Loft hosted a panel to kick off the launch of their new plus-size line where fashion insiders Cece Olisa, Marquita Pring, Gabi Gregg, Denise Bidot, as well as celebrity stylist, Penny Lovell, talked about confidence.
The Sports Illustrated Swimsuit issue is a yearly nod to the leggy, thin supermodels of the moment, but this year, the magazine is straying from its typical formula by featuring plus-size models.
“Things that jiggle are OK!” — Ashley Graham Bodies may look toned and smooth in ads, but human bodies move, and that’s got to be OK, Graham said atForbes’ 30 Under 30 Summit this year. “There is no right or wrong size if you’re healthy and fit.” — Marquita Pring At the end of the day, developing healthy habits is more importance than being a specific weight, and one isn’t indicative of the other, as Pring told Fashionista in 2011. “I’m proud of my stretch marks.” — Denise Bidot In an interview with PopSugar in August, Bidot reminded us that embracing your body for what it is rather than fighting it can be the positive change in attitude we need to see ourselves differently. “Yeah, I’m fat — but I’m also all the good things that I am.” — Tess Holliday (Source: Mic/Facebook) As Holliday told Parade in 2014, our physical forms aren’t the only thing we’ve got going for us — and we shouldn’t lose sight of the countless other things that make us, us.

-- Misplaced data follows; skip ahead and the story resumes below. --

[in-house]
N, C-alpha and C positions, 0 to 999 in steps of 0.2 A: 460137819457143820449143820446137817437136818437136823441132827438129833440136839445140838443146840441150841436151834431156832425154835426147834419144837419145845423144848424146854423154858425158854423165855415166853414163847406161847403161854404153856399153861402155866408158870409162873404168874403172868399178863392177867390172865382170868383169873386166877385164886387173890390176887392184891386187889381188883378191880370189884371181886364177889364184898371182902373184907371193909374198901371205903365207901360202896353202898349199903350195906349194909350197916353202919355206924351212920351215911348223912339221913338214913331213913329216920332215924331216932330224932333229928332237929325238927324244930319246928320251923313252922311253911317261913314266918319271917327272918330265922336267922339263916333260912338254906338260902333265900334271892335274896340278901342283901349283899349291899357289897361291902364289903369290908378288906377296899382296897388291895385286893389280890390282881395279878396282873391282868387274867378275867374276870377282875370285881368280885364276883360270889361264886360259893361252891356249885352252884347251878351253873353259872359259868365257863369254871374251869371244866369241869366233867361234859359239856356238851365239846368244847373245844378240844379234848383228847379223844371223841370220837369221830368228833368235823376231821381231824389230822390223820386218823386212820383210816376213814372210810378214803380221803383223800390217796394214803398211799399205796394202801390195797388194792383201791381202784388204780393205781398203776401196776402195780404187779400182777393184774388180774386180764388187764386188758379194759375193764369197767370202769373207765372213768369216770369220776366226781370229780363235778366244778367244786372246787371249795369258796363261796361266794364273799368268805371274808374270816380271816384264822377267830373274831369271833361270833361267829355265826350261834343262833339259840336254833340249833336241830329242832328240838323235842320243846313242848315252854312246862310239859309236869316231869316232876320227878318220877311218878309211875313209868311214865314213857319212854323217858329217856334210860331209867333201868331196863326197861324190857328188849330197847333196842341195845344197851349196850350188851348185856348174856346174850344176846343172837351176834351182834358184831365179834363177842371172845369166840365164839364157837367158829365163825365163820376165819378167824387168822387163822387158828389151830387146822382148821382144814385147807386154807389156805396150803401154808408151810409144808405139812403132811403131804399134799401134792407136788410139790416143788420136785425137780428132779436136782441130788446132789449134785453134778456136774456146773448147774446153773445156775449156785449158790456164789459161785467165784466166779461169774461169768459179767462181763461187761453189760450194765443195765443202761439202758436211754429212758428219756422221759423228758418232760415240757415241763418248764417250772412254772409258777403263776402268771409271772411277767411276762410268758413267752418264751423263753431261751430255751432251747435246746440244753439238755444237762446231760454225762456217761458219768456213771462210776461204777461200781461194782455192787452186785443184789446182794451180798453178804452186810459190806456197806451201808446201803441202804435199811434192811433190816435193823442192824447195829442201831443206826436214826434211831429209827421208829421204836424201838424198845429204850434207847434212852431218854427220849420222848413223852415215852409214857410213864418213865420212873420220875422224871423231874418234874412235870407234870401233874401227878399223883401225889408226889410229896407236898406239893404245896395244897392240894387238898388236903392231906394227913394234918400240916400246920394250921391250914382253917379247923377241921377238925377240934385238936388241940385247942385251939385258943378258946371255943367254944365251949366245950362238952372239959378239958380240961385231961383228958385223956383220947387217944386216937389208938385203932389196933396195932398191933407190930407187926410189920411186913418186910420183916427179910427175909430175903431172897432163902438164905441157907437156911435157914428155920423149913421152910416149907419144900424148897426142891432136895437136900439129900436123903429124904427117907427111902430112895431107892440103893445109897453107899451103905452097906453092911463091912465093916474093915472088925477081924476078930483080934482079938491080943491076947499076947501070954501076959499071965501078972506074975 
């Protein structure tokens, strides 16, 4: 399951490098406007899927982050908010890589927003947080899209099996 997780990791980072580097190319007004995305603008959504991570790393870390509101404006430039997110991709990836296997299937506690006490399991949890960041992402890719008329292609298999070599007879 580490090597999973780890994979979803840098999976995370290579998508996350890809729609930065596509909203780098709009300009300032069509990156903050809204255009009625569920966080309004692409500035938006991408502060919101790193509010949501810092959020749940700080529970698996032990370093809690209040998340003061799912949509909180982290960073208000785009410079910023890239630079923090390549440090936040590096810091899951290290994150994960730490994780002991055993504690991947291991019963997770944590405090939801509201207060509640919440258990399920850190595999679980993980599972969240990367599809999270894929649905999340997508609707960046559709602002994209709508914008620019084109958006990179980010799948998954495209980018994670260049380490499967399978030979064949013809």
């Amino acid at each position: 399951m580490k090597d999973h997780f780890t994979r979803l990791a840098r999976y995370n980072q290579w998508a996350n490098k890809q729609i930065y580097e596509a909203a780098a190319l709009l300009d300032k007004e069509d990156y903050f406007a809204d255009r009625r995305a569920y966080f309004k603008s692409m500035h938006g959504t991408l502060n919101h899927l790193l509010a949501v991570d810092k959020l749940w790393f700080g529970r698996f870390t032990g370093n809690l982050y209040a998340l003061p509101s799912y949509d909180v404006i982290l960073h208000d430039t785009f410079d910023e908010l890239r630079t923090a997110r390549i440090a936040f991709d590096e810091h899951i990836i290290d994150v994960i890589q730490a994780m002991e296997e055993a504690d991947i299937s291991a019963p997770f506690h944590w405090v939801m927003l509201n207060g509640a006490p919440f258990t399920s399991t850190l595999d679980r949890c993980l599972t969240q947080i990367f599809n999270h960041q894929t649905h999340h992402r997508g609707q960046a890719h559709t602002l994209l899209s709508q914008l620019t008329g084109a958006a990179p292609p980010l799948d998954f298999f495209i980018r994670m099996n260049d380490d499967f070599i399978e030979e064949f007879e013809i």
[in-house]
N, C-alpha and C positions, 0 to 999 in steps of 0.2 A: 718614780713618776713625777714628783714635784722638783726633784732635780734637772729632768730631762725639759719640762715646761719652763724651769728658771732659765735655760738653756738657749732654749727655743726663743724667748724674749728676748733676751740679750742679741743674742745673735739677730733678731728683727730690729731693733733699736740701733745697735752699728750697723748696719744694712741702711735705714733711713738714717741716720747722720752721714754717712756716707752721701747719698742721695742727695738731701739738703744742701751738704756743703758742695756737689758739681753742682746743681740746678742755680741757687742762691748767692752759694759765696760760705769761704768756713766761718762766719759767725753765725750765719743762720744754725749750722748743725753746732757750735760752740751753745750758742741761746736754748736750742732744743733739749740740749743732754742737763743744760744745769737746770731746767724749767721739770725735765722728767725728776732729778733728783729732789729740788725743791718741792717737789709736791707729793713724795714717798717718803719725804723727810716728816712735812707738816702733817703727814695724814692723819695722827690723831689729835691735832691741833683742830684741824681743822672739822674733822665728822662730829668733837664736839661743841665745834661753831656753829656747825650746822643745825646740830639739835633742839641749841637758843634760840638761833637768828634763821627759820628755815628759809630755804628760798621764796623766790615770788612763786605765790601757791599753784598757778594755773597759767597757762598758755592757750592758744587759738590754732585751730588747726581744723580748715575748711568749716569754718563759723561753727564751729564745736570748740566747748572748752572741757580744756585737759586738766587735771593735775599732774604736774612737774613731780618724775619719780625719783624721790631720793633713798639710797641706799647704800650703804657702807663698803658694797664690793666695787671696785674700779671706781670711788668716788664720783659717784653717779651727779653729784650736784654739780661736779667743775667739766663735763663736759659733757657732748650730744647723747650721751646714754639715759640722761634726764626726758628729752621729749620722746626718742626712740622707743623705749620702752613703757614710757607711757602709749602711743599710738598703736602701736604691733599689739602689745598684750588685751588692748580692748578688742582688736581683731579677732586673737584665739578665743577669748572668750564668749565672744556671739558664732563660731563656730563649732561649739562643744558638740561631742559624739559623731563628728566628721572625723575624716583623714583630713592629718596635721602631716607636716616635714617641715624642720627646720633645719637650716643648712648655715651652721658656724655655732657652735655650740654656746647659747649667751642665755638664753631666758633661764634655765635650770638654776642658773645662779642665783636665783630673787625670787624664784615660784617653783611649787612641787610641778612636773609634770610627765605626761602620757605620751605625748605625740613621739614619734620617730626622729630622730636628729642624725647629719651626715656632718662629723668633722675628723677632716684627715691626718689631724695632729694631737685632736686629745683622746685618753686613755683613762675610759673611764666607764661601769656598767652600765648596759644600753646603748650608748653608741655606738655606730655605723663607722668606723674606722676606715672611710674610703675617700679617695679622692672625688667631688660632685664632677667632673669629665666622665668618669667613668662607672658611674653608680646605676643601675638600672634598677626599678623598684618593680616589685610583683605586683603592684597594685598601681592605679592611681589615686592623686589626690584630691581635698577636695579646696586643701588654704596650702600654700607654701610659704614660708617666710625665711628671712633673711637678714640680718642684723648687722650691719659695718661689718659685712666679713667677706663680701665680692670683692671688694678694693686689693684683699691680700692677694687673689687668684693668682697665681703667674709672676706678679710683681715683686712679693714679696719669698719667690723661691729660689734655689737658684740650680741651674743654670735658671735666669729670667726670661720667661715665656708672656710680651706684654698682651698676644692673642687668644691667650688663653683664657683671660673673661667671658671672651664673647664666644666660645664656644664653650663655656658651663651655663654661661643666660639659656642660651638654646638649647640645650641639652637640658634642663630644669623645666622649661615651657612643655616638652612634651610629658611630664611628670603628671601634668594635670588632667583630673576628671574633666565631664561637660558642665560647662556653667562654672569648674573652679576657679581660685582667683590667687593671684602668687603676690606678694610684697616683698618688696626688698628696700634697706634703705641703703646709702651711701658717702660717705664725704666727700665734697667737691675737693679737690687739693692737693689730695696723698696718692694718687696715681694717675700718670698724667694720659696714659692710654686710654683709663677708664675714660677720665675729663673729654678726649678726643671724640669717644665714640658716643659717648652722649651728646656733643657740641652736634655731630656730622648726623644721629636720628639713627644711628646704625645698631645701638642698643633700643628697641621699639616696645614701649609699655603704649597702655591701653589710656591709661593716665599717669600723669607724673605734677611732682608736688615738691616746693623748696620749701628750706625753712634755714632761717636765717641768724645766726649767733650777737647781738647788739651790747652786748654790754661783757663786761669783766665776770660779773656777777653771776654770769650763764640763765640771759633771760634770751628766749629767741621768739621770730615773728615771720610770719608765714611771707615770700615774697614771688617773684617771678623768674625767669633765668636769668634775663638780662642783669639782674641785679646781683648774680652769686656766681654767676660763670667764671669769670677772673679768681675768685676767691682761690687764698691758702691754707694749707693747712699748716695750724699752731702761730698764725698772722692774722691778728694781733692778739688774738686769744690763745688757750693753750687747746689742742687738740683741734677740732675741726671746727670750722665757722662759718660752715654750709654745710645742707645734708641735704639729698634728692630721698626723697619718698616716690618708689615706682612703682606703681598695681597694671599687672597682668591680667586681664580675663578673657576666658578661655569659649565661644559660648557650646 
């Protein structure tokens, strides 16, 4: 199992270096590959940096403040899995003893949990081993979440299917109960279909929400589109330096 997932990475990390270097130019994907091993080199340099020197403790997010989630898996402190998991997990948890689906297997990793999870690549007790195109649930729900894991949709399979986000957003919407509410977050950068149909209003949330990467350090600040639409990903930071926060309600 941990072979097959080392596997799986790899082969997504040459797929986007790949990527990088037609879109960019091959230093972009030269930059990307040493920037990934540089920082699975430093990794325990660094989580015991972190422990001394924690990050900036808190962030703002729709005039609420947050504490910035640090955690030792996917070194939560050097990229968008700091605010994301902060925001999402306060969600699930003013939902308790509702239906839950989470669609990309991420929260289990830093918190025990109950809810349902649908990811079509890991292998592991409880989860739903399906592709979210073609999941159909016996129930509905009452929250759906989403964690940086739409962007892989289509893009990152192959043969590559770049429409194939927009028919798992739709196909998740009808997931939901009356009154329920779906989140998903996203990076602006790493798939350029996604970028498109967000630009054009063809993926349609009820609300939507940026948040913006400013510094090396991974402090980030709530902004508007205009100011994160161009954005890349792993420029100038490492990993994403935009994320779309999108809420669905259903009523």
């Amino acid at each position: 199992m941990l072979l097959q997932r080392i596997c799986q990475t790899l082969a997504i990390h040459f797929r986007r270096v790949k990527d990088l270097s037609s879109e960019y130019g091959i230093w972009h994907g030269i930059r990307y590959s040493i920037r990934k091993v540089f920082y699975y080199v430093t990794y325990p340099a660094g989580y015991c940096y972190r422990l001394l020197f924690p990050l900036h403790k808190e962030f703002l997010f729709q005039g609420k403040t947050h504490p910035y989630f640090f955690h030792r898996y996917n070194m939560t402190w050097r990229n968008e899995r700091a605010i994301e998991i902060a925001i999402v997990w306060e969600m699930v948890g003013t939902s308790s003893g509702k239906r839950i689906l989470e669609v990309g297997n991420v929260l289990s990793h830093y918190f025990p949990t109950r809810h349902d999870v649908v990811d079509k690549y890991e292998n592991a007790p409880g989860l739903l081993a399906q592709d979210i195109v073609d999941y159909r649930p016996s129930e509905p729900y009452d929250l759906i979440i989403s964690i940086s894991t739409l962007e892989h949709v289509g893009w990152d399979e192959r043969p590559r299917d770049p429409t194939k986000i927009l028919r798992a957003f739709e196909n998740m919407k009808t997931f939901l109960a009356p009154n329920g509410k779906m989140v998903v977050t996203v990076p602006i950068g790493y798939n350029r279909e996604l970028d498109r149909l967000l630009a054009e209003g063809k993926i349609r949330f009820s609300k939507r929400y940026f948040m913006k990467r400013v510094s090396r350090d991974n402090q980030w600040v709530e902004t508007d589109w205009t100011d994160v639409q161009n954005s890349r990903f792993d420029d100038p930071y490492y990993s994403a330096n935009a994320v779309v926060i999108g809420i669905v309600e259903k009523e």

Plus size models are making an impact on the fashion industry, but so are the people behind the camera. You might not know their names and faces, but the photographers choosing voluptuous subjects are shaping the shifting conversation.Victoria Janashvili is one of them; with multiple shoots featuring women of all shapes and sizes, she has contributed to the evolving outlook on body image within the media industry and beyond. Furthering this mission, Janashvili is publishing a book celebrating all body types: short and tall, skinny and curvy, black and white.